The dragon is named as the Devil and Satan. There are countless narratives in the ancient world of the conflict between and hero and a dragon, where the dragon represents the terrifying forces of uncontrollable destruction but here there is a difference. For example, in the Greek story of Leto and Apollo being pursued by the serpent Python or the goddess Isis being pursued by Typhon may have a similar pattern of a serpent creature attempting to destroy a goddess or god, but the specifics of the stories vary greatly. Ultimately the seven headed dragon is the source of all the forces that oppose the will of God and the coming of the child and that the beasts in the next chapter will derive their power from. Yet, the dragon here is cast out of heaven which both initiates the process that will ultimately lead to the dragon’s destruction but also increases its wrath and influence upon the earth.

The middle scene where Michael and his angels fight against the dragon and defeat them provide the interpretive key for both this chapter and the rest of Revelation.  As Craig Koester can succinctly state:

Then a heavenly voice announces the victory of God, the Lamb and the faithful and warns that the devil is furious because he has only a short time left in which to work (12:10-12). The point is that the evil one does not rage so fiercely on earth because he is so powerful, but because he is losing and desperate. Satan lashes out like a caged and wounded animal before his final defeat. (Koester, 2014, p. 555)

The banishment of Satan from heaven is a demonstration of the limits of the power of his malice but it is still a woe to those who must deal with his attempts to persecute them on earth. I’ve used a historical example when talking about this with members in my congregation: during the Civil War the decisive battle was ultimately Gettysburg, the war would rage on for years after this battle, but the Confederate army’s strategy would be dictated from that point onward by the superior manpower and logistics of the Union. The only way there could have been a different outcome after Gettysburg was if the Northern states decided the war was too costly or no longer worth fighting. Here in Revelation we are to see that the dragon has already been defeated, and it only took an emissary of God to cast down the great dragon. The conflict may continue for those who are aligned with God’s will and who are faithful to the Lamb, but the final victory is certain.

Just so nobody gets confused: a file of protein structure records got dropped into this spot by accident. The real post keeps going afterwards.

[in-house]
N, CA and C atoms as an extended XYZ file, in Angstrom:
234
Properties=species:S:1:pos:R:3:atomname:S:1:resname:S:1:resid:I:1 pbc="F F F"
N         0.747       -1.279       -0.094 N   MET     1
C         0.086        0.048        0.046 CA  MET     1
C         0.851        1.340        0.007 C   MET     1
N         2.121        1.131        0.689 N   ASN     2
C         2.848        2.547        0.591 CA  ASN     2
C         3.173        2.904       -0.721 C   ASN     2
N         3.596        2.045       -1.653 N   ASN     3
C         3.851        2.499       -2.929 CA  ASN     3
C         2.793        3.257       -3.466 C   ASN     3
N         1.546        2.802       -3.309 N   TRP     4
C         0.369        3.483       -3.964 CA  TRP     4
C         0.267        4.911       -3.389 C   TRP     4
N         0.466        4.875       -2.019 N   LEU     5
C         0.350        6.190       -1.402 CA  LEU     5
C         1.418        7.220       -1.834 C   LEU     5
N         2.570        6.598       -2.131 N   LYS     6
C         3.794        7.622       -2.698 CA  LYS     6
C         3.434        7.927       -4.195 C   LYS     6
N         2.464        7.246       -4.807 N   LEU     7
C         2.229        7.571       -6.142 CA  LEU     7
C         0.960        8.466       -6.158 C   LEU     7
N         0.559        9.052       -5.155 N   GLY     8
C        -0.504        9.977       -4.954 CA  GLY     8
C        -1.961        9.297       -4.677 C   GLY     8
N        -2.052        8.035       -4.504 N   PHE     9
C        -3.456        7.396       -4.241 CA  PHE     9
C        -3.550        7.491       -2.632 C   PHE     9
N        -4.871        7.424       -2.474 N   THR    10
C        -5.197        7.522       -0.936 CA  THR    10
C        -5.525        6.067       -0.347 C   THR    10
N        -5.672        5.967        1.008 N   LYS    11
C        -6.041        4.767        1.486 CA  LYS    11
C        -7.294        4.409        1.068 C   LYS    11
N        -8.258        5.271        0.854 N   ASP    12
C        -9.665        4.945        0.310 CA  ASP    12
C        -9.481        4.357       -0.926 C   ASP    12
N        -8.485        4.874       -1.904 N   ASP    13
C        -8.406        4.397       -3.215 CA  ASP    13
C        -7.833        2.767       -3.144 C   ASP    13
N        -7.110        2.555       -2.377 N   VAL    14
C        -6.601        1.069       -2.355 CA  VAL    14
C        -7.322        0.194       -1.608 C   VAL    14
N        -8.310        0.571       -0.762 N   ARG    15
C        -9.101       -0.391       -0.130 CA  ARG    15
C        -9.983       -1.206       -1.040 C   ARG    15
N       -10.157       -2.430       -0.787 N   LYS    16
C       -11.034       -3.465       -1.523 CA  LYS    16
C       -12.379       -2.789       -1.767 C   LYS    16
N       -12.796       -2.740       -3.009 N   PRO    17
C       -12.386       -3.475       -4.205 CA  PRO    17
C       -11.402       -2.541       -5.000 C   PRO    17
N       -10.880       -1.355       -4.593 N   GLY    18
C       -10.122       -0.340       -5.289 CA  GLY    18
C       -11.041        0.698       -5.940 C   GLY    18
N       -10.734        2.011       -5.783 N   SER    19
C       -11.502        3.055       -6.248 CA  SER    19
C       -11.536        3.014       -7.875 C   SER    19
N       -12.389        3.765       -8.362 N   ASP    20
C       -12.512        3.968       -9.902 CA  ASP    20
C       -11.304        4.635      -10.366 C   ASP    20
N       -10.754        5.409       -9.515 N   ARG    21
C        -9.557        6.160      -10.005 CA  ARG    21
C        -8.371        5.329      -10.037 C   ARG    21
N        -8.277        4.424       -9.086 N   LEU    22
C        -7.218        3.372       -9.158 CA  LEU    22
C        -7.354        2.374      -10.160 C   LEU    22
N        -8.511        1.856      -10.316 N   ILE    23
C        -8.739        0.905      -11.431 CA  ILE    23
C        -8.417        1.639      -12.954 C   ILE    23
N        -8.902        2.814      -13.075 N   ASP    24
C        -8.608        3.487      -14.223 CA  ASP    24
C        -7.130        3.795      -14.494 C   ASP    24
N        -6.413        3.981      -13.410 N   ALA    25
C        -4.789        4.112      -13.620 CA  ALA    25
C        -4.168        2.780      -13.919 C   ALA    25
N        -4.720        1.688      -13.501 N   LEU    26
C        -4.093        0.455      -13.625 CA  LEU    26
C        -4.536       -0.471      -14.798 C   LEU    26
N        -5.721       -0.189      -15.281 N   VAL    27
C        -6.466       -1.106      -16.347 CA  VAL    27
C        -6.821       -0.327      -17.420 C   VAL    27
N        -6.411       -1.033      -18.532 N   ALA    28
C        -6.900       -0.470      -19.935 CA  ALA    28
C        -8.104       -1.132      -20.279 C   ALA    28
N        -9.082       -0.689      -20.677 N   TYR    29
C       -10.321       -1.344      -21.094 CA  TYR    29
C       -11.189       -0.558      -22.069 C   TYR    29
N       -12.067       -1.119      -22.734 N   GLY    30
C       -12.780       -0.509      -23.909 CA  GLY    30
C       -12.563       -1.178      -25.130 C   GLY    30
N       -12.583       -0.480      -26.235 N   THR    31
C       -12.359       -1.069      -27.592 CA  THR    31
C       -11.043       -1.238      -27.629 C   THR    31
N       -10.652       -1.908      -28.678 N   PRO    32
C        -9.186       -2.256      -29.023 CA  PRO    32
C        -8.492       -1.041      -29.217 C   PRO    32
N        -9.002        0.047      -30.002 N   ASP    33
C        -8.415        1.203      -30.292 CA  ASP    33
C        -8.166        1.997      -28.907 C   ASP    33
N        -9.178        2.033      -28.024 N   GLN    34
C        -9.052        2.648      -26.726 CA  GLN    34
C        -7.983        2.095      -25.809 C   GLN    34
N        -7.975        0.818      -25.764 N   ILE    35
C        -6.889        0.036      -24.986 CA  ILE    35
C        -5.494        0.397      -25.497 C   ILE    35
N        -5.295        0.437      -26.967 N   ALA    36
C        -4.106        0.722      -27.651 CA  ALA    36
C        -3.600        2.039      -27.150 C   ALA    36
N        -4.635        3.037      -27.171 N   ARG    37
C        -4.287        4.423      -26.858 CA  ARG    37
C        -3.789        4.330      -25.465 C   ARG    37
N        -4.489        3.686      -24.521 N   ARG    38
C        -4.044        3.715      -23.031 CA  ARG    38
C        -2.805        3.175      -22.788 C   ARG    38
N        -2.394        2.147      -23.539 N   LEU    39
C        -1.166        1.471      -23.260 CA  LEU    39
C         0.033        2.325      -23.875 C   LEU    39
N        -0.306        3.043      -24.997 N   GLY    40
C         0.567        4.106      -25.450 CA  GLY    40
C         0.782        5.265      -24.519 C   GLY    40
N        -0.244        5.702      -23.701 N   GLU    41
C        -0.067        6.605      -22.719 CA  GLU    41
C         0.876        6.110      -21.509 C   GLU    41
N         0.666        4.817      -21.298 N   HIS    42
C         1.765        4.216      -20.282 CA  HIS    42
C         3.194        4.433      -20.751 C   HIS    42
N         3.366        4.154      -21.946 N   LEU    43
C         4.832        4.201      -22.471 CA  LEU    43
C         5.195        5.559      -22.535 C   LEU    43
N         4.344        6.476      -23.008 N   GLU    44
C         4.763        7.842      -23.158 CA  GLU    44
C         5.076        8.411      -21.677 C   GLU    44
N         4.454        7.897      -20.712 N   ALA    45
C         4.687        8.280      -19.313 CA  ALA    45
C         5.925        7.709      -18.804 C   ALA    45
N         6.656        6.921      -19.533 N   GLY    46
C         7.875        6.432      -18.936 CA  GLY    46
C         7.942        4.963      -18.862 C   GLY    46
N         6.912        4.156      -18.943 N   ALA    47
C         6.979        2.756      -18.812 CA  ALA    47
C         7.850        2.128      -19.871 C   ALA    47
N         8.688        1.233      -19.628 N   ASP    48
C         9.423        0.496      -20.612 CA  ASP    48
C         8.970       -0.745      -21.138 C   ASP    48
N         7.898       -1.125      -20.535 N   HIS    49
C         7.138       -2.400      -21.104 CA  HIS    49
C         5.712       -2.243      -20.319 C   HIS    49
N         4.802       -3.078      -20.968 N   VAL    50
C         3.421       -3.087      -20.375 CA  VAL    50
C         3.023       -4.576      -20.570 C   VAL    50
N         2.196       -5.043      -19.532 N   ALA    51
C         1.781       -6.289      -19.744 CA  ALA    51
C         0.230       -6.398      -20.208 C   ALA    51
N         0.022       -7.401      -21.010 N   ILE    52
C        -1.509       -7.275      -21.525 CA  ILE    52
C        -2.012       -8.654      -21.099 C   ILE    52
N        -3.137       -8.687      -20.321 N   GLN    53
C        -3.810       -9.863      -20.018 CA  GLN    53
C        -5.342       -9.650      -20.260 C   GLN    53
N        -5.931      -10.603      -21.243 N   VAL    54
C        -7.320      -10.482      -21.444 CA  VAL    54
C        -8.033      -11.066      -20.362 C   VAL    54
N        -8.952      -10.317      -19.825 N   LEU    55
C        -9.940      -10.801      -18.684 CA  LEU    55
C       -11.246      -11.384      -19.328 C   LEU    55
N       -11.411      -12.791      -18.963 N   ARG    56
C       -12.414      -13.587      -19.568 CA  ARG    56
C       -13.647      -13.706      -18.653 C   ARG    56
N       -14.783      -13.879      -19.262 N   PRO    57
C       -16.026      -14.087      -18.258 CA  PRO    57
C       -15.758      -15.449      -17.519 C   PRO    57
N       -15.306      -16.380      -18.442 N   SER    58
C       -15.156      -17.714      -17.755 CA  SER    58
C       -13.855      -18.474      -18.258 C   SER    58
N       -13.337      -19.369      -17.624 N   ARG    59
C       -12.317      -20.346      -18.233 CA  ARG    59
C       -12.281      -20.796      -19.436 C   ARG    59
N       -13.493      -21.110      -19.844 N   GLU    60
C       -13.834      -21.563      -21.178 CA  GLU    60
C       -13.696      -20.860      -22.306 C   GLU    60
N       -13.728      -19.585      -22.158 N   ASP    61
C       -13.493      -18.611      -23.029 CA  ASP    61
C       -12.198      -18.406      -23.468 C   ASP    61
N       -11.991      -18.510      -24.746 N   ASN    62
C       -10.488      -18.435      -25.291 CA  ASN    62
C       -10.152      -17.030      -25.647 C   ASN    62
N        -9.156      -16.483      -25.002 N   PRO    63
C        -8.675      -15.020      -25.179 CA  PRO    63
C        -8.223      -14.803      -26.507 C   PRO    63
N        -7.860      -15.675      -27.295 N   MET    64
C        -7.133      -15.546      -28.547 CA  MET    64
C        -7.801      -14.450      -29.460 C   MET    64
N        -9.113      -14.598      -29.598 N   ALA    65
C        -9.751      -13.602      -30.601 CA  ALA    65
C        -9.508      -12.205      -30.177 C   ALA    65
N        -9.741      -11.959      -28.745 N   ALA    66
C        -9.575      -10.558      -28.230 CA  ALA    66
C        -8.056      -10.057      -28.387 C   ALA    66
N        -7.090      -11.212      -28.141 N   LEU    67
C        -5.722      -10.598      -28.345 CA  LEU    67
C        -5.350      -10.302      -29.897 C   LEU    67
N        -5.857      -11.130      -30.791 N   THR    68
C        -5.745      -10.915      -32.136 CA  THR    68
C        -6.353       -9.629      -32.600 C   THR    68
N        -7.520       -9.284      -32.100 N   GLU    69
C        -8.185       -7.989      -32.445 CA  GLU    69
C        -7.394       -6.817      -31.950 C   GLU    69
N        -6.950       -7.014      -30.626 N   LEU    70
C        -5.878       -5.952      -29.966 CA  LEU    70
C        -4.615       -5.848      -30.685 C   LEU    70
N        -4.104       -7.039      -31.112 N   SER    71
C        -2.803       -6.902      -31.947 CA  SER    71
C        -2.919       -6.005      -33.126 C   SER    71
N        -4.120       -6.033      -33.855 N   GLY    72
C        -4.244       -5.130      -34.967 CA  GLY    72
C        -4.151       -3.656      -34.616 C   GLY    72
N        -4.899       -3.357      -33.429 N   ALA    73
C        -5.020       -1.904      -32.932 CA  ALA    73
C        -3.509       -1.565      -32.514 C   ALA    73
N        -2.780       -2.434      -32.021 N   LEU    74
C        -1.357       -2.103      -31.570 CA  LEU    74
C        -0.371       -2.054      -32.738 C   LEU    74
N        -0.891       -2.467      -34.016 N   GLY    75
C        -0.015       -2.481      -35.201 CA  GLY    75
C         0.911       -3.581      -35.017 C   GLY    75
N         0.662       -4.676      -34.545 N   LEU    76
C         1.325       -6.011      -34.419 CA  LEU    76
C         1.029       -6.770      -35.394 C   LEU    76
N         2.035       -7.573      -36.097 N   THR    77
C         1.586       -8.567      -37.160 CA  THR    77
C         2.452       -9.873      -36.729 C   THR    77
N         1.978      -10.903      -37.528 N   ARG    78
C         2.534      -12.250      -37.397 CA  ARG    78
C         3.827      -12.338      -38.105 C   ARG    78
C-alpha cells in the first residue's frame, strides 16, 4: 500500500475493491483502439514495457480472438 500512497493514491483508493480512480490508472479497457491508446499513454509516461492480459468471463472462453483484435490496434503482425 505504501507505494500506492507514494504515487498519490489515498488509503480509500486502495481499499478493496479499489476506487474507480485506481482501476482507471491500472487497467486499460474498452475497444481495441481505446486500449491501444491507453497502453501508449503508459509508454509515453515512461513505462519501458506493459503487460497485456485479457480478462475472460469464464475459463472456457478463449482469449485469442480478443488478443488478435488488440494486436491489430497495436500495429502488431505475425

The woman returns in the final scene and becomes, along with her children the object of pursuit by the dragon. Yet now both heaven and earth work against the dragon. The woman in the vision is given the ability to fly away into the wilderness where she is protected for a time, and times and a half time. Even the earth itself works to protect the woman by opening its mouth to swallow the flood that the dragon pours out to attempt to overwhelm her. This is truly a cosmic struggle where the earth itself resists the forces that have set out to destroy the woman and the rest of creation.

This chapter, like the previous chapter have several parallel images with Daniel 12, and these images will figure heavily in the coming chapters of Revelation. Here two images reflect directly on this chapter: at the beginning of Daniel 12 we have the emergence of Michael.

“At that time Michael, the great prince, the protector of your people, shall arise. There shall be a time of anguish, such has never occurred since nations first came into existence. But at that time your people shall be delivered, everyone who is found written in the book. Daniel 12: 1

Michael is the guardian of the Jewish people in Daniel who rises to protect them during their persecution. Here Michael’s action on behalf of the woman/Israel/church/people of God sets in motion the beginning of the end for the Devil, but also in doing so initiates a time of great suffering for those on earth. The time of the woman’s residence in the wilderness also echoes the time, two times and a half time of Daniel 12: 7. In addition to the two images from Daniel 12, the casting of the stars from the heavens by the dragon also echoes Daniel 8: 10 when a blasphemous horn grows as high of the host of heaven and throws down some of the stars to the earth. Revelation takes several of these images from the book of Daniel and they become language used to describe this cosmic battle between the forces that are opposed to God and the creation and the forces that may seem small and insignificant, the woman and her children, but ultimately are aligned with the forces of God and heaven and whose victory will eventually come.